NCAA Hopeful to Turn Over New Leaf in Wake of Scandals

On April 25, 2018, an NCAA commission circulated a report it believes will address internal corruption, which, in recent times, has seemingly saturated the realm of collegiate sports. The commission is led by former secretary of state, Condoleeza Rice, who was chosen by NCAA president, Mark Emmert to lead the charge and pen the report. In doing so, Rice was tasked with recommending some well-needed changes which could remedy issues within the NCAA’s internal affairs and improve its relationships and interactions with collegiate athletes going forward.

As we have previously reported, the NCAA has been eyeing reforms for quite some time. In the wake of an unfortunate bribery scandal, Emmert looked to Rice once he determined that the public had lost confidence in the NCAA’s ability to appropriately handle concerns. Rice and the commission were instructed to study practices and happenings within the college basketball realm and make appropriate recommendations for reform. Rice’s ultimate report touched on a myriad of issues, ranging from NBA drafting rules, to eliminating the “one-and-done rule,” to player-agent relationships and apparel company relationships, as well as enforcement of NCAA rules.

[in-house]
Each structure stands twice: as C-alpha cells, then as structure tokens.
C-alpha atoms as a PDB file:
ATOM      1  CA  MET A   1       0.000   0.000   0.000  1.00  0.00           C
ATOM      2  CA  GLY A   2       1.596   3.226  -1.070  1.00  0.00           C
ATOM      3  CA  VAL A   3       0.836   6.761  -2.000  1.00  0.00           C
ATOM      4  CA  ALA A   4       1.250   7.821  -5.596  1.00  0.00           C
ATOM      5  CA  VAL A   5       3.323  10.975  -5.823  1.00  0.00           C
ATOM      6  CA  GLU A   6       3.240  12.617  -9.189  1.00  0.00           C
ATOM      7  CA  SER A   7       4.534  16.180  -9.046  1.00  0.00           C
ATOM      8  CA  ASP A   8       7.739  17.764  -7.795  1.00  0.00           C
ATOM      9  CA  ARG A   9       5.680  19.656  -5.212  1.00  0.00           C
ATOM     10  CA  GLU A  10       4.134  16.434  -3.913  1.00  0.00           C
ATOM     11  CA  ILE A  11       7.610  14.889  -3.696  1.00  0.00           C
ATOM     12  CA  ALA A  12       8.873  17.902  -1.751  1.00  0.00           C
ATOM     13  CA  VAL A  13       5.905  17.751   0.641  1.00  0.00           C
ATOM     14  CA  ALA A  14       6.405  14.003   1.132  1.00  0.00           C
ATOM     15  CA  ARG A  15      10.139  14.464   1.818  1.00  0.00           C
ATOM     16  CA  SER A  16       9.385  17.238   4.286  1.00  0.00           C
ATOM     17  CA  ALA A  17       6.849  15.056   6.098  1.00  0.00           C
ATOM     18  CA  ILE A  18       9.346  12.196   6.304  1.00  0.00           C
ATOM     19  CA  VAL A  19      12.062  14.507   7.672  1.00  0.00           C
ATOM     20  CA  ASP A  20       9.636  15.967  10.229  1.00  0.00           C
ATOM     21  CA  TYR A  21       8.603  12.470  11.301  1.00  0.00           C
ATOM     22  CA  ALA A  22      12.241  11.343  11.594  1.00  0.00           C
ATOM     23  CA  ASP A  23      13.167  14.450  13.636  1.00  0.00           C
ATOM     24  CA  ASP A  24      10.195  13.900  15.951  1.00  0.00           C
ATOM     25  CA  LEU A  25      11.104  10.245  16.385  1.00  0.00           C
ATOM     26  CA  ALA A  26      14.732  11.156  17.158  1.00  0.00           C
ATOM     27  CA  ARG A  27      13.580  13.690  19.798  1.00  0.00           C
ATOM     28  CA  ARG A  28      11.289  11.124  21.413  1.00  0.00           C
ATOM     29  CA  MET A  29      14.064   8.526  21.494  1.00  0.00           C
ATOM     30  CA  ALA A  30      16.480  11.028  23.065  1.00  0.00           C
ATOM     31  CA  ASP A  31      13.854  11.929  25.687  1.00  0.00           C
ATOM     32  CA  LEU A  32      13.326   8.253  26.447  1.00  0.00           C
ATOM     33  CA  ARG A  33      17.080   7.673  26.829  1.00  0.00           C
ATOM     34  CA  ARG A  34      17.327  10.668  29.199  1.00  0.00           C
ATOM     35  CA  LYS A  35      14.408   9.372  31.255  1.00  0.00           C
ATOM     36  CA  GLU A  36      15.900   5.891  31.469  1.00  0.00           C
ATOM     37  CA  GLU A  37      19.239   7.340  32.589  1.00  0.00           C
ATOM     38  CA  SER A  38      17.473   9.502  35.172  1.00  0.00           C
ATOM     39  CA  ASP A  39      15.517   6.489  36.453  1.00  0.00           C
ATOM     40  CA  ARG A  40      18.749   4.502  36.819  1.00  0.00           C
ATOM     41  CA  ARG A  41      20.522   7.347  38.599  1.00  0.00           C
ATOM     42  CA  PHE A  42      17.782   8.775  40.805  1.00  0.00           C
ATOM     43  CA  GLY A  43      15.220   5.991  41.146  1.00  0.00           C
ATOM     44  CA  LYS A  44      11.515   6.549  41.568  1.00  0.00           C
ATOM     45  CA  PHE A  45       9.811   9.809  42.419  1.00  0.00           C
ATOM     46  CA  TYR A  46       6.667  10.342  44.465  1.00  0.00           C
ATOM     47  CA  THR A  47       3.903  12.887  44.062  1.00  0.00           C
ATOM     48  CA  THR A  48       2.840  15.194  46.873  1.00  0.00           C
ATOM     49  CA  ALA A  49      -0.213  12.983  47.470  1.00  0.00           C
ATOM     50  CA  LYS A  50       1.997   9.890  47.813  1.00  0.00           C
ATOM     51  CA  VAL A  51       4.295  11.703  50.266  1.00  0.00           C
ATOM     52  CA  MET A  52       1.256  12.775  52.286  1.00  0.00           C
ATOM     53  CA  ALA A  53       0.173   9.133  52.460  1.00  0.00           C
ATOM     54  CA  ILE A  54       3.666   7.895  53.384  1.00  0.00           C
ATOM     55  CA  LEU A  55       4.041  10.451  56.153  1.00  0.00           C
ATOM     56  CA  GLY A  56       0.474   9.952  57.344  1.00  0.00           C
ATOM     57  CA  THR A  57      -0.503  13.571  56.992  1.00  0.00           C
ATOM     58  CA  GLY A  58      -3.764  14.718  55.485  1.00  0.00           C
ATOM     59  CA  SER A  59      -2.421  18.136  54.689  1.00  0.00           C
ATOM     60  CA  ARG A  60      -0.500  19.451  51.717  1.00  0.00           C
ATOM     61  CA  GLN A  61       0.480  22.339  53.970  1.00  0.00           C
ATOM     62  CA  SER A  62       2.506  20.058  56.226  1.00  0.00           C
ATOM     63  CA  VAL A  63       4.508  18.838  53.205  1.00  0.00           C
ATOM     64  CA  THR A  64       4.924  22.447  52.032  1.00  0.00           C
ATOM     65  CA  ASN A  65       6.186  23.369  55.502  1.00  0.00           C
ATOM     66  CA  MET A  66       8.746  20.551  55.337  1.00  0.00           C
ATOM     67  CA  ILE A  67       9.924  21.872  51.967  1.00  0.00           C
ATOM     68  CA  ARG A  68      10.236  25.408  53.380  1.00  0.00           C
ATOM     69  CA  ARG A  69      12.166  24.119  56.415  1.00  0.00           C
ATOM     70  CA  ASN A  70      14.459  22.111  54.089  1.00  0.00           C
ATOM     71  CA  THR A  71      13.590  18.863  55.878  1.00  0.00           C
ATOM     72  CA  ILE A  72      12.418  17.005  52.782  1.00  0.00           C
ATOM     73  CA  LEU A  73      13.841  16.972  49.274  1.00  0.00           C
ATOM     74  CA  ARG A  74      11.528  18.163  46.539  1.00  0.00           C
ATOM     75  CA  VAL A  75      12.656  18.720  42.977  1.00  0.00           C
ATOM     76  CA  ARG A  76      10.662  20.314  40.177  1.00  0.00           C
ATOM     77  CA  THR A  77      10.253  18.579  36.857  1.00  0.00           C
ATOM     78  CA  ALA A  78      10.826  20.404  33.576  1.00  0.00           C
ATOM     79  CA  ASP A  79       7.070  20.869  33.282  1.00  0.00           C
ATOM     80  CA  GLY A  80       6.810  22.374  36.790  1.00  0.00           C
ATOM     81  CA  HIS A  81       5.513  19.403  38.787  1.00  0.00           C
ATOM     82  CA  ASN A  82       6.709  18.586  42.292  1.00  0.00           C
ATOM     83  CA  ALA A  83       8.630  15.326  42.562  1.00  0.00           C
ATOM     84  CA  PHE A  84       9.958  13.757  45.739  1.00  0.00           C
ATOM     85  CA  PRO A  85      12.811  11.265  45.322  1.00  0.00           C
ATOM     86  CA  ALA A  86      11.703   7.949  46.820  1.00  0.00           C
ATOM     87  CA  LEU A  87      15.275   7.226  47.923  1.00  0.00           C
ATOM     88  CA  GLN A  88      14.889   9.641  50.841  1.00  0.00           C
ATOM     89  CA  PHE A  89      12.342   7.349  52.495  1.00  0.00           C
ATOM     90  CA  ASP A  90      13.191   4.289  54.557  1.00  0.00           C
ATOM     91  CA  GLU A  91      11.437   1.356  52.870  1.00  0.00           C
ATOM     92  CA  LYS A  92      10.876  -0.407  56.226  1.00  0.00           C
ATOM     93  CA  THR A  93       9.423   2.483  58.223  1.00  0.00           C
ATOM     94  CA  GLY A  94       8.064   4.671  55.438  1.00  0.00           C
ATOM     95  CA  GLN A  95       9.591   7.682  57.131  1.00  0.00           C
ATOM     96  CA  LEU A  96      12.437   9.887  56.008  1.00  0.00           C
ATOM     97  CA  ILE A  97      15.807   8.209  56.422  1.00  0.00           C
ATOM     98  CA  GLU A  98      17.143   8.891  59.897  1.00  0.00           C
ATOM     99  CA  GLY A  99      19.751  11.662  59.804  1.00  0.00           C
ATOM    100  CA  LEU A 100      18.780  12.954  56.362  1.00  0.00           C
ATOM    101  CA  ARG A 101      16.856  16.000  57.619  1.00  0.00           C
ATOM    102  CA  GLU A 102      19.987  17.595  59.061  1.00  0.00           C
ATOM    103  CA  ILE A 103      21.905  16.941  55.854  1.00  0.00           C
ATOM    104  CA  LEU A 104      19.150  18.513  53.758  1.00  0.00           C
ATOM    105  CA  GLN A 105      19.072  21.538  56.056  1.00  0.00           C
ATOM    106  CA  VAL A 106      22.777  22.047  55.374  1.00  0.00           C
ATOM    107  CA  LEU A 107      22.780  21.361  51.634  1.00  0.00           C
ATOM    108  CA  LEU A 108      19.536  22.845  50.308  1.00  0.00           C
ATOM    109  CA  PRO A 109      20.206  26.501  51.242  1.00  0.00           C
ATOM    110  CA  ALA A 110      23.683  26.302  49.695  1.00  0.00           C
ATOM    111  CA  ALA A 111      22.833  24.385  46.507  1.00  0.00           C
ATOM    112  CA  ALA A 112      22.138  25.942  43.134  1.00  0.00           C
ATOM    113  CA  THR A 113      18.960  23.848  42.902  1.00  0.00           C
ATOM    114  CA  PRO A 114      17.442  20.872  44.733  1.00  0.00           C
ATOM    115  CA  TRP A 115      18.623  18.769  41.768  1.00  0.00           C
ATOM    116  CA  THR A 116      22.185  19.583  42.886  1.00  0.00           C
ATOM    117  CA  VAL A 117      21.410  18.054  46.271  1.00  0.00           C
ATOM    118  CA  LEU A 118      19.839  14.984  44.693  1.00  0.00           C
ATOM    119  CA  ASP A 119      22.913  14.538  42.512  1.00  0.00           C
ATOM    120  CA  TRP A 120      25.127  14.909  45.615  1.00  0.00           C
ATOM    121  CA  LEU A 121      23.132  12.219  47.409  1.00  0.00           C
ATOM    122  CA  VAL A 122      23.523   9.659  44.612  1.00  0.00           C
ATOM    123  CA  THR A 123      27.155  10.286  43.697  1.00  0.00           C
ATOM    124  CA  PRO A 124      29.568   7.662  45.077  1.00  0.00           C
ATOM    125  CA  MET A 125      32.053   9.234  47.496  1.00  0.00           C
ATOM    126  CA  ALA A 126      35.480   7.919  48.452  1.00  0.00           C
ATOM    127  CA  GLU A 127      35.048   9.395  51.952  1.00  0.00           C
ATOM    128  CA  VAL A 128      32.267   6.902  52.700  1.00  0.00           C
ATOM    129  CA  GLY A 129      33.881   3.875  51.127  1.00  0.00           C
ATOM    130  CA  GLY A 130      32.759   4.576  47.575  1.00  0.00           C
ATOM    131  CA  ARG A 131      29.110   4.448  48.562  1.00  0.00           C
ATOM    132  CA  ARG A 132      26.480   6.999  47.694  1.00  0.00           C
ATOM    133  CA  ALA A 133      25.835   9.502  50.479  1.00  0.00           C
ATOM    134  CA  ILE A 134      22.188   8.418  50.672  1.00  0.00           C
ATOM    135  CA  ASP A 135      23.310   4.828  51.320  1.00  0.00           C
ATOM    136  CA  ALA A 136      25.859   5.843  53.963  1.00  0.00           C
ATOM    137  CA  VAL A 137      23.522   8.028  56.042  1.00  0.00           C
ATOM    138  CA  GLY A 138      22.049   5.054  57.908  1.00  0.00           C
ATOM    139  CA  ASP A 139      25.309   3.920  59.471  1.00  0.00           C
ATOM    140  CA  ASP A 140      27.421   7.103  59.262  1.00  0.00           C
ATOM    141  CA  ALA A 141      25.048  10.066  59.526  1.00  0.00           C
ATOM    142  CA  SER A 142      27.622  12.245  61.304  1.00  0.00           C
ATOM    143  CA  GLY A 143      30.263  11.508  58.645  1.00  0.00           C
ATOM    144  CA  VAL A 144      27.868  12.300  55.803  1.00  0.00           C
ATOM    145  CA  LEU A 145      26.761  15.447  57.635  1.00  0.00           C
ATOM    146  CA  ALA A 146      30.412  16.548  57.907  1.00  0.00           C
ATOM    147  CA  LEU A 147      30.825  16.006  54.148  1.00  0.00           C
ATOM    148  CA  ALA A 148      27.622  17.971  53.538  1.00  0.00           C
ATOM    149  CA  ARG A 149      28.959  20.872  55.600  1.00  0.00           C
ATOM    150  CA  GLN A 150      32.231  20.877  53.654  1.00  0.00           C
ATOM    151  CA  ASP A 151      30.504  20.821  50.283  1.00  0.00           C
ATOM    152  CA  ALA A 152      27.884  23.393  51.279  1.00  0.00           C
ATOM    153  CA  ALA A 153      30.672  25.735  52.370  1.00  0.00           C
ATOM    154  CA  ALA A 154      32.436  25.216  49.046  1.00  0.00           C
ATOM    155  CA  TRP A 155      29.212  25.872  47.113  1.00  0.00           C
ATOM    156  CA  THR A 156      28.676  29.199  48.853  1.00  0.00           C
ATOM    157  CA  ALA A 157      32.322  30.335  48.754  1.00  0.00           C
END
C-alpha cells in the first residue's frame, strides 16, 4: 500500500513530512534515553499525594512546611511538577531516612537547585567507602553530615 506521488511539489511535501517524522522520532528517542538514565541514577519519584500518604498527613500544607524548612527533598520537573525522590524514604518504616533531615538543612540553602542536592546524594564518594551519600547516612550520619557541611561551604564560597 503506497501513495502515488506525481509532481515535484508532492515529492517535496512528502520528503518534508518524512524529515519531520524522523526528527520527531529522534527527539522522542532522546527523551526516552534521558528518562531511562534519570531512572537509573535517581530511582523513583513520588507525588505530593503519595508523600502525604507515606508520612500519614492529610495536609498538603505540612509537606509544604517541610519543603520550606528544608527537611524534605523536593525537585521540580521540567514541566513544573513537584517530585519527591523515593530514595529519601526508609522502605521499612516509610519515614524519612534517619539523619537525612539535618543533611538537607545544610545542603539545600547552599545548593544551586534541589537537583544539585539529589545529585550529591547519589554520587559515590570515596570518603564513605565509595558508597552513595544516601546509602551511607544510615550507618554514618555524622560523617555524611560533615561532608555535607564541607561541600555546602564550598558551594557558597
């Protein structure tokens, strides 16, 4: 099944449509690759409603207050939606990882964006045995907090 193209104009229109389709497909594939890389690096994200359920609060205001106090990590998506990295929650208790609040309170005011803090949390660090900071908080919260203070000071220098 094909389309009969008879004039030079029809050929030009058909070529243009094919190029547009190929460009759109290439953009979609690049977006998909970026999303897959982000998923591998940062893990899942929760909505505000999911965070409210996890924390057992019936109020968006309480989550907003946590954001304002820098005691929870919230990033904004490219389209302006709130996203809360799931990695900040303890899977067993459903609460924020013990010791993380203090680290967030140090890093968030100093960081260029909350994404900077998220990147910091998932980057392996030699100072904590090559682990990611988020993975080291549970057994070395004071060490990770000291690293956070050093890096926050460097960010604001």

The so-called “one-and-done rule” is notable, as it would significantly affect the dynamic of incoming recruits. Currently, the NCAA may not recruit players until they are 19, which leads most to attend college for one year, until turning 19, before getting plucked away by a professional team. The status of the NCAA’s relationship with apparel companies, such as Adidas and Nike, is also a particularly important concern, as it will bear weight on potential sponsorships that incoming athletes are able to secure. Although the question of payment to college athletes has been lingering for resolve, the report did not seek to address it.

The report provided that “[m]illions of dollars are now generated by television contracts and apparel sponsorship for the N.C.A.A., universities and coaches.” Because of this, “[t]he financial stake in success has grown exponentially; and thus, there is an arms race to recruit the best talent — and if you are a coach — to keep your job.” Nevertheless, Rice stated that she and the NCAA “believe this is an opportunity to put the college back in college basketball.”

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